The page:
At 10 a.m, and again at 11:30 a.m. Thursday, a group of activists performed a skit along the Florida Capitol courtyard — acting out a scene where eight condemned people line up next to an executioner.
Condemned to die for not having health insurance.
The players were from Catalyist, a Miami-based community organization that brought its members to Tallahassee this week. They’re lobbying lawmakers to pass a Medicaid expansion plan favored by a majority of the Senate, but strongly opposed by the House. Gov. Rick Scott has also joined the opposition, announcing this week that because the federal government is ending funding for state’s Low Income Pool (LIP) program, he doesn’t trust the federal government to fund an expanded Medicaid plan.
“Marissa Toosicktowork suffers from a rare disease that is not recognized by the medical industry, so she doesn’t qualify for disability,” a Catalyst member acting as a “public official” announced.
“She is unable to work, but, at 29 years of age, she is too old to be covered by her parents’ insurance. Unable to work, broke and uncovered, Marissa is hereby sentenced to die. Does the condemned have any final words?” she said.
As the “executioner” hands the microphone to Marissa, she says, “I am not alone! More than a third of Floridians ages 18 to 34 live in poverty. Accept the federal funds!”
Then the executioner tapped Marissa on the head. She slumped over and pretended to die.
“The play was to create awareness, and to tell people the numbers have faces behind them, ” said Camilo Meija, networks director with Catalyst. Members of the group broke into three teams Wednesday to meet with state lawmakers in both houses of the Legislature, he said.
“We’re hoping that there’s going to be enough pressure on the House to come to agreement with the Senate and expand Medicaid somehow,” Meija said.
There’s $4 billion gap between the House and Senate budgets over the $2 billion LIP funding, and another nearly $2 billion difference regarding funding for the Florida Forever land acquisition program.
“We know that a lot of people in the House support expansion, but the leadership in the House unfortunately has told them not to talk about accepting federal funds for Medicaid expansion,” Mejia said, adding he hopes to see “some real leadership in the House.”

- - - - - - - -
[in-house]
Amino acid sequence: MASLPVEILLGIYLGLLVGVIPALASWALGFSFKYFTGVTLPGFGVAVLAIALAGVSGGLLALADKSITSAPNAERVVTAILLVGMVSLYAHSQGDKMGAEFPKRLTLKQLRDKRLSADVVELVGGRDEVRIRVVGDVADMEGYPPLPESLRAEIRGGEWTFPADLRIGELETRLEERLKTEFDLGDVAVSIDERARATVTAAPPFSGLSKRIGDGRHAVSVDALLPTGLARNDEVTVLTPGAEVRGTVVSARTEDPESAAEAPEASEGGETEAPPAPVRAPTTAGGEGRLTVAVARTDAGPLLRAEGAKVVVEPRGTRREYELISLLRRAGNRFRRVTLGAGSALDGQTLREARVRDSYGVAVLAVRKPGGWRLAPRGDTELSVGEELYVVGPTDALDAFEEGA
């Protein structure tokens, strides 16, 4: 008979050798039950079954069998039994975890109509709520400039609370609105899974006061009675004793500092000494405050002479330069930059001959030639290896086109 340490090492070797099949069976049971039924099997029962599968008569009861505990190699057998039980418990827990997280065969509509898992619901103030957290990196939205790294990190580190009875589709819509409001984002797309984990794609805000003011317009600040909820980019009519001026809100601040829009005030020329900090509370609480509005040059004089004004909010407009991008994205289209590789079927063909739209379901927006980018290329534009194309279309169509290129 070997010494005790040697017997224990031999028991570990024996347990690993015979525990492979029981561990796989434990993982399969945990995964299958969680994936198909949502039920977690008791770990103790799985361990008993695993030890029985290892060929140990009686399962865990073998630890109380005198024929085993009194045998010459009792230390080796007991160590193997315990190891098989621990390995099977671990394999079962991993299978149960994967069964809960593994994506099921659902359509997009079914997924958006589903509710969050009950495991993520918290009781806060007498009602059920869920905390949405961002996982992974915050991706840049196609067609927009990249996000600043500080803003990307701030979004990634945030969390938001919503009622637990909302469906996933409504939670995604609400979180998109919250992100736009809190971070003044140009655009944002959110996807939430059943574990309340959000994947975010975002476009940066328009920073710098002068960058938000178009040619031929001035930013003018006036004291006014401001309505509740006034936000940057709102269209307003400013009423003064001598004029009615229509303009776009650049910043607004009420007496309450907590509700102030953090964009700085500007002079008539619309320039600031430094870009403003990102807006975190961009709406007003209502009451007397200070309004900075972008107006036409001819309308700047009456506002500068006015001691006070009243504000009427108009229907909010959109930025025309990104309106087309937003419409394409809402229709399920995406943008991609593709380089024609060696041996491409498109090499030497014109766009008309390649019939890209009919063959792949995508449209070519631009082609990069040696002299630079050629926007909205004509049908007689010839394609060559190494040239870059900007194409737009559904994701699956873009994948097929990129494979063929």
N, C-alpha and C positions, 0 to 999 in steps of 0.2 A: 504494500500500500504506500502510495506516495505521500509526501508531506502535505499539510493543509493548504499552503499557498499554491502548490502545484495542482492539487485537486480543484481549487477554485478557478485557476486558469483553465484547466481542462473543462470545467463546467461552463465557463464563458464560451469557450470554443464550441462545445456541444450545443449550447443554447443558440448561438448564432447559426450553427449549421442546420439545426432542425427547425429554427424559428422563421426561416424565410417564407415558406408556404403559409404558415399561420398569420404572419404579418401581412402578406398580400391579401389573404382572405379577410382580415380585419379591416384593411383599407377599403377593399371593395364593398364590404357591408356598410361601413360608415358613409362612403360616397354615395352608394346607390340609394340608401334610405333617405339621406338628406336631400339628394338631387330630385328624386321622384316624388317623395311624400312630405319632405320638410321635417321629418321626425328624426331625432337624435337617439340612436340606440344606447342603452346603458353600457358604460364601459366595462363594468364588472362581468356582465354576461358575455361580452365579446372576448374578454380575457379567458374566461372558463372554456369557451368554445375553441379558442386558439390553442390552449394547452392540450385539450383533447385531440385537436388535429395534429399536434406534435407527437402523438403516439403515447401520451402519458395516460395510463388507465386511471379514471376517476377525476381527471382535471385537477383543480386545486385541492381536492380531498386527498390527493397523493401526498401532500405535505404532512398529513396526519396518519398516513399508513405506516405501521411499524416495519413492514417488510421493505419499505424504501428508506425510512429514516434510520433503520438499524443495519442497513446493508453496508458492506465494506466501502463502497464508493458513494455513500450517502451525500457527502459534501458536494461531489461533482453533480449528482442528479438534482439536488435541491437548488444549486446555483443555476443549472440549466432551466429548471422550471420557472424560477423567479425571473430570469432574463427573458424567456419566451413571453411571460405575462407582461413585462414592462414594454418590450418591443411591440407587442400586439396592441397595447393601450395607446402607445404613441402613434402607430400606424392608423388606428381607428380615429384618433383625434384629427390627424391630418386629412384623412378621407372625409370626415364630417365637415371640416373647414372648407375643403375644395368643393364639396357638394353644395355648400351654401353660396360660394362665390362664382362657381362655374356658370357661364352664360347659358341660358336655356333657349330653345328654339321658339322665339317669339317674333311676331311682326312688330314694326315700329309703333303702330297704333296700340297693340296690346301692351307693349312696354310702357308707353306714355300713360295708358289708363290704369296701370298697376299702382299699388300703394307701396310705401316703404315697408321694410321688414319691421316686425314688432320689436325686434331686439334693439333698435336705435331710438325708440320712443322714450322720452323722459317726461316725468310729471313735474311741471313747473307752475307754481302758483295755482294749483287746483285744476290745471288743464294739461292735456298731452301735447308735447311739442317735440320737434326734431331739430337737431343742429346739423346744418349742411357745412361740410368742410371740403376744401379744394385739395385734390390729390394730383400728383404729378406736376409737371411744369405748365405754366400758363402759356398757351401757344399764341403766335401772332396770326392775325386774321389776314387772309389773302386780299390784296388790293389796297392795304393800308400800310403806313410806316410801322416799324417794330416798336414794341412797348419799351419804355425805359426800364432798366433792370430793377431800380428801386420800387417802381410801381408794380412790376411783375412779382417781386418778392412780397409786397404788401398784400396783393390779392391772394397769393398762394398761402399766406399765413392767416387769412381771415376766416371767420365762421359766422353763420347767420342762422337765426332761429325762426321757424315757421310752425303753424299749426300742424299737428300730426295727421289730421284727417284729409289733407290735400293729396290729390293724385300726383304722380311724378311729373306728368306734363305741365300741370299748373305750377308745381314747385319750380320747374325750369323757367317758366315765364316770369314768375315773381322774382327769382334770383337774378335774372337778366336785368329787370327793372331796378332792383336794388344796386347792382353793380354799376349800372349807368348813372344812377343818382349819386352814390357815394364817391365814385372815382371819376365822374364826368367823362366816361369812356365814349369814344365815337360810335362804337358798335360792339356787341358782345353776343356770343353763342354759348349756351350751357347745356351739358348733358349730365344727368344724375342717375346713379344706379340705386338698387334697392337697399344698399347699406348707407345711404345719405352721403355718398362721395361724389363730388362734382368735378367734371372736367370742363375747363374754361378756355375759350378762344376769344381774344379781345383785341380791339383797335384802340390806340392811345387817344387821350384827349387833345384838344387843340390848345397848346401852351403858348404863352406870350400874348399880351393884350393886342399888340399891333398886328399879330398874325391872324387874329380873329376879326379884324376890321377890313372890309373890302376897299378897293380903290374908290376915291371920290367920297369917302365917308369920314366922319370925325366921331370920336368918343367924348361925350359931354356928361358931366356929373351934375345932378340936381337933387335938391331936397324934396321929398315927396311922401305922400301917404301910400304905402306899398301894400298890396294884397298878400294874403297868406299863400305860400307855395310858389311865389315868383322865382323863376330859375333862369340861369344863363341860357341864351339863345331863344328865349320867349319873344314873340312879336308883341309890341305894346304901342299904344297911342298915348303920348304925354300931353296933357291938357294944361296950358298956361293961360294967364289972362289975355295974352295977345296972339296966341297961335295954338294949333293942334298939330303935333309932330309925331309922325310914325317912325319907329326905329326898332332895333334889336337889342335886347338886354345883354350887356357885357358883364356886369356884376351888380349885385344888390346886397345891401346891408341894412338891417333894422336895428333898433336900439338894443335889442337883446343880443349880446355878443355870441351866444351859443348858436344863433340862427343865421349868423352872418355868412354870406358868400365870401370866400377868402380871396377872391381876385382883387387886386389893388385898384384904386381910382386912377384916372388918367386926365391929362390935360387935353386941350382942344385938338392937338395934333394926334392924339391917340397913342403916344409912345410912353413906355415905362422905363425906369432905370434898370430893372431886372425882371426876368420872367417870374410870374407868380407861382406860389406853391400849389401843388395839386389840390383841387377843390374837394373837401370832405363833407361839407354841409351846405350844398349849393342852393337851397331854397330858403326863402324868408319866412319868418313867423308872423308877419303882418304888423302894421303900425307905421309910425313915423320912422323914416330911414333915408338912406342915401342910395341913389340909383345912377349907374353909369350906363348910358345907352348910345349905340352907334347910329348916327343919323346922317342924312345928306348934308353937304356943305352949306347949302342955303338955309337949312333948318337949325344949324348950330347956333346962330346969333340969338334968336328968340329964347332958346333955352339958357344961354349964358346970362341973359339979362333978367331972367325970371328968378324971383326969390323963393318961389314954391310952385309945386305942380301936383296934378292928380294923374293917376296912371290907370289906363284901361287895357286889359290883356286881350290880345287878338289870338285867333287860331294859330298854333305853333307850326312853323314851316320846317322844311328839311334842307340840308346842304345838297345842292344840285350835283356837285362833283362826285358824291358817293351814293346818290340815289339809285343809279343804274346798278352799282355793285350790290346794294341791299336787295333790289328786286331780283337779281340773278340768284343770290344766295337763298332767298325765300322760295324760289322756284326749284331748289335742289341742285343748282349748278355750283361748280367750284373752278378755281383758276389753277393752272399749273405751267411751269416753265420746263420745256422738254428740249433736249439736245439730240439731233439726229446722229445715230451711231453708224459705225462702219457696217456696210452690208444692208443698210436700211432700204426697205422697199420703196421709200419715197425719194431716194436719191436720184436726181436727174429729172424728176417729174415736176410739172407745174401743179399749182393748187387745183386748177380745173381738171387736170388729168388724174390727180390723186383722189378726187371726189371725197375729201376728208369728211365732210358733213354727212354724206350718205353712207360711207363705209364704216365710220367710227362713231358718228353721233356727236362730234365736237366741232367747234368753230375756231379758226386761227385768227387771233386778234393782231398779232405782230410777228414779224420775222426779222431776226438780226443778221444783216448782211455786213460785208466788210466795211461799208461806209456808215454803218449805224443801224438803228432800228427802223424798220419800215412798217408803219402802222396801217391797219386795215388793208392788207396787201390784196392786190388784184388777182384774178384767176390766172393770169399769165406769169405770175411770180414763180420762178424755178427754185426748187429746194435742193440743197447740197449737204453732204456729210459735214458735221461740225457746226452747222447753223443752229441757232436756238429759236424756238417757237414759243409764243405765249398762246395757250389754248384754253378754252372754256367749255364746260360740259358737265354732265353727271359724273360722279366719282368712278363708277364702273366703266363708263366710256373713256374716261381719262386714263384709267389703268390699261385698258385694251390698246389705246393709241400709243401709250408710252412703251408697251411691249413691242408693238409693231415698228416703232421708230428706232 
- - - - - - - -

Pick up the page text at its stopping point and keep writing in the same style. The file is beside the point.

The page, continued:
Miami resident Laurie Scop said she resents the rhetoric she hears from lawmakers who say that Medicaid expansion is for freeloaders.
“I have not heard of a lot of explanation here why they oppose it, but in general, the things I hear are, ‘You are people who don’t want to work.'” Telling how she recovered from a nearly fatal disease that left her bedridden in her 20s (she did not identify the ailment), Scop said, “I am not that person” being characterized negatively.
“I work very, very hard, and I recovered from this disease to get my life back,” Scop said, describing the insinuation that those who need medical care are deadbeats as offensive. “I have a near-genius IQ, I am a board member of two nonprofits, and I beat a disease that was so-called ‘incurable,’ so I think it’s something to think about when you start creating generalizations about who people are, what they’ve been through, what they will or will not do to save the life they fought for.”
Cutler Bay Democratic state Sen. Dwight Bullard and Miami-area U.S. Rep. Frederica Wilson took photos with members of Catalyst when they noticed the group performing in the Capitol courtyard.
“Health care is a human right! Close the gap, expand Medicaid … together we can!” the group chanted at the end of the skit.
However, with a little more than three weeks left in the regular session, the chances of the Legislature getting together on a Medicaid expansion plan look dubious. Florida is among the 22 states that haven’t joined the Medicaid expansion.